Mopani Pharmacy consulted optometrist Dave Kenyon recently, on the topic of age-related impaired vision – or more specifically, Age Related Macular Degeneration (ARMD). “Getting old is not easy”. You are taught to look after your hips and back, but what about your eyes? Is there anything to be done about your eyes as you age?
What is Age Related Macular Degeneration?
“It happens with the aging population. It affects the central vision area of the eye and may get worse with time. This means that even corrected with the best spectacles, your central vision is blurry. It is the leading cause of severe permanent vision loss in the elderly”, he explained.
Who is most likely to suffer from it?
Our expert confirmed, that even though the condition has a hereditary link, not all children of parents who suffer from ARMD will indeed inherit the problem.
“Of course, there are risk factors – smoking, high blood pressure, cholesterol, obesity and diabetes are all risk factors. Interestingly, fair-skinned females are more prone to ARMD, but that could be because it is said that they live longer”, he continued.
“Recently, gout sufferers and post cataract surgeries have also been added to the list. Gout is associated with abnormally high levels of uric acid in the blood, which is related to oxidative stress”.
Persons with retinal implants may allow more blue- or UV-rays to penetrate the eye, which may also affect your vision.
Types of ARMD
“Macular Degeneration starts in the deeper layers of the eye – Retinal pigment Epithelium and Bowman’s membrane – and starts to slowly affect the sensory layers that you see with”, Dave explained.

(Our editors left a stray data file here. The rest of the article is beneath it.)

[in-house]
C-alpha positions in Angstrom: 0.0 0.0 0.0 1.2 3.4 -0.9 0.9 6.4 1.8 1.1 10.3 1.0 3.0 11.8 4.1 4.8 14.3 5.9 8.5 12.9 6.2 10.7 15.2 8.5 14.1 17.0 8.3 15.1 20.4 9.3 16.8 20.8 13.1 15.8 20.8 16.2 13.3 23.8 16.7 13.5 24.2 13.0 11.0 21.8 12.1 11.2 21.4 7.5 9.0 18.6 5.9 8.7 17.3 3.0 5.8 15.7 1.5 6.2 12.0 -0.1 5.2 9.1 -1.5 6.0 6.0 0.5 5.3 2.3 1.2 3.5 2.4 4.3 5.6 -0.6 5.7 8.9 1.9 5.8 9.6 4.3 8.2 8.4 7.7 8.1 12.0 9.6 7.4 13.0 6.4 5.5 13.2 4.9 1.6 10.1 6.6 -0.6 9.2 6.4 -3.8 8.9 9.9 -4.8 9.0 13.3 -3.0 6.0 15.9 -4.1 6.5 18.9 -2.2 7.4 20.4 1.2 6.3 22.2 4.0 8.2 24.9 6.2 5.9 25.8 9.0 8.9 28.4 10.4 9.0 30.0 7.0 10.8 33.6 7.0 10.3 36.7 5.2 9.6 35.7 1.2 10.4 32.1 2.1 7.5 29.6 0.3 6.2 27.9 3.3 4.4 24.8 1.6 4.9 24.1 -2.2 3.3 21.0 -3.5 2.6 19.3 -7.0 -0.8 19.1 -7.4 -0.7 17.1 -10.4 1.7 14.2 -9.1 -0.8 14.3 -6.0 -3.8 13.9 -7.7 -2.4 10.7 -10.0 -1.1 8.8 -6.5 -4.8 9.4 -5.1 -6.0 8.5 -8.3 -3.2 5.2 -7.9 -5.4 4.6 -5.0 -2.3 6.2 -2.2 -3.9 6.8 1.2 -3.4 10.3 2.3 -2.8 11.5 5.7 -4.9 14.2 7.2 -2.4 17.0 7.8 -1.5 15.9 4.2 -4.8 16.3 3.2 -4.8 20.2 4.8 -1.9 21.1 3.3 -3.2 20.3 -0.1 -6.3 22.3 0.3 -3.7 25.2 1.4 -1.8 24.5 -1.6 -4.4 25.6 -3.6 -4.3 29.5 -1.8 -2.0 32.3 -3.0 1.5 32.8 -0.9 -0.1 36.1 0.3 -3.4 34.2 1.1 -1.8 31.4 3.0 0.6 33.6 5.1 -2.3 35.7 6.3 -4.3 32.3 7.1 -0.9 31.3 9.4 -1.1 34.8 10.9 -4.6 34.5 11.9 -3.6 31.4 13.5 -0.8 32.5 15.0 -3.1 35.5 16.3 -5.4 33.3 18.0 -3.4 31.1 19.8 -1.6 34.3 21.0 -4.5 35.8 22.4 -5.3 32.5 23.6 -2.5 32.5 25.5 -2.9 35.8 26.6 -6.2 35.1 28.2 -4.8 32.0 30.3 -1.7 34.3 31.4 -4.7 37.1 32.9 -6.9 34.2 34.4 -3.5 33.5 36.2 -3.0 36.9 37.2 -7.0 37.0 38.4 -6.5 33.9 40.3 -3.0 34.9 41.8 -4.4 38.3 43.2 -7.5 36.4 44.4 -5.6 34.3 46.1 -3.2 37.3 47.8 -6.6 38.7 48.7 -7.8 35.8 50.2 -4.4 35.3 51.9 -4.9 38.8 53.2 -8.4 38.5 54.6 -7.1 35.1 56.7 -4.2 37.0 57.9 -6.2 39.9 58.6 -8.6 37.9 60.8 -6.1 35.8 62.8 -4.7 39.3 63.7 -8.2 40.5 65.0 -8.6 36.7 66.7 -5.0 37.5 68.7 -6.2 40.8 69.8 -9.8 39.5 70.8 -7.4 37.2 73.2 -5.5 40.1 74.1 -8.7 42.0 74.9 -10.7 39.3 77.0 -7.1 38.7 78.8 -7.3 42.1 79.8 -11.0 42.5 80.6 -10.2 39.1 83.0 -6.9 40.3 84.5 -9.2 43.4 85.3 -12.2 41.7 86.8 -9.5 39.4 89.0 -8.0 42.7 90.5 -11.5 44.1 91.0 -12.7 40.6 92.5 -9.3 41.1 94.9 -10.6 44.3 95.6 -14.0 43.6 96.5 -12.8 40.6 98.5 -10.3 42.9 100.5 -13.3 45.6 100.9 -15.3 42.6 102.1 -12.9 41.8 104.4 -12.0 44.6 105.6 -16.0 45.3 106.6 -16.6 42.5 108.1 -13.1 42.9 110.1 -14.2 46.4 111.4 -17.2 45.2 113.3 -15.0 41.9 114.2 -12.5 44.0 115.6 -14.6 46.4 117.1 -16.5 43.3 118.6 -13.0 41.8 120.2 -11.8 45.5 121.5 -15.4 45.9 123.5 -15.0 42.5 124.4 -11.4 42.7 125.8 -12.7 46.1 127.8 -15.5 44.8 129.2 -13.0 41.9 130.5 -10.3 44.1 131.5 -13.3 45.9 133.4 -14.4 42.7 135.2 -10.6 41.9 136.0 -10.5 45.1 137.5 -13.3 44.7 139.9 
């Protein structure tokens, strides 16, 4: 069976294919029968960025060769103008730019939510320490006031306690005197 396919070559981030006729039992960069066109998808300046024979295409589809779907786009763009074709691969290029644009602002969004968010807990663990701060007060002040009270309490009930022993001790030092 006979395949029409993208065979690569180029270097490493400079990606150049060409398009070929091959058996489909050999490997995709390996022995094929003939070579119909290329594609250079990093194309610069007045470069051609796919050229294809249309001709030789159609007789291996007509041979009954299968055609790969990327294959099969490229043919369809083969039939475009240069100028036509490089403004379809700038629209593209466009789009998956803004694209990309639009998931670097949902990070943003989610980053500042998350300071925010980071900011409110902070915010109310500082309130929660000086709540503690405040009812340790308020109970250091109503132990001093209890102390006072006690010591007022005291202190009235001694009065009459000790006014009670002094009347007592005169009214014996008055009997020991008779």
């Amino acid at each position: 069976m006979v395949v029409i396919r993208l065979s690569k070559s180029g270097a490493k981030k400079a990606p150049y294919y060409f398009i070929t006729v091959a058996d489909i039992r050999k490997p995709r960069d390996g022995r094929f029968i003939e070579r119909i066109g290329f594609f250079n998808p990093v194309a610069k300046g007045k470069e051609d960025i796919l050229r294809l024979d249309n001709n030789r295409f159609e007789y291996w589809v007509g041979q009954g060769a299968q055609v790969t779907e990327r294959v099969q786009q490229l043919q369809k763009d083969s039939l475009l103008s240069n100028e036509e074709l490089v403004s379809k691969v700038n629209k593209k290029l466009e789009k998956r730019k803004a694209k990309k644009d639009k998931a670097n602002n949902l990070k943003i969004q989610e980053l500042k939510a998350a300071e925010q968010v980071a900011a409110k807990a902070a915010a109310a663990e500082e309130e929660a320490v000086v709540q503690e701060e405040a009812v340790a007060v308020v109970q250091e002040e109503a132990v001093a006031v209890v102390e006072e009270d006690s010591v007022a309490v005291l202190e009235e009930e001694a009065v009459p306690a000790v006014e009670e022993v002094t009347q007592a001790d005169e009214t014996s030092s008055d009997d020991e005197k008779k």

There are 2 forms of ARMD:
- Dry form
This develops yellow/white deposits called Drusen. These are seen as spots in the macula area and are like losing a few pixels in a camera. Eventually this may lead to the loss of central vision.
- Wet form
The Macula swells due to blood vessels growing underneath. The leaking causes scars leading to permanent vision loss.
Is this preventable?
“Unfortunately, it is a progressive disease and vision rarely improves permanently”, he explained.
You can check your progression with an Amsler Grid, which is a pattern grip of straight lines with a central fixation spot. Wavy lines can be a sign of macular degeneration.
A procedure called Optical Coherence Tomography (OCT) shows a cross section of the back of the eye and some new machines even simulate as if a dye had been injected. “This procedure is more common in the wet form which can be treated with injections by your ophthalmologist”, he said, continuing, “A photograph of the back of your eye usually displays the dry form. Not a pretty picture, but it does go some way to explain why your vision is not optimal!”
The dry form is most commonly treated with supplements that contain Lutein and Zeaxanthin. Lutein and Zeaxanthin are normally recommended by an eye care professional.
“A study done by a major retailer claims that 80% of their clients were happy with Ocuvite”, said Dave.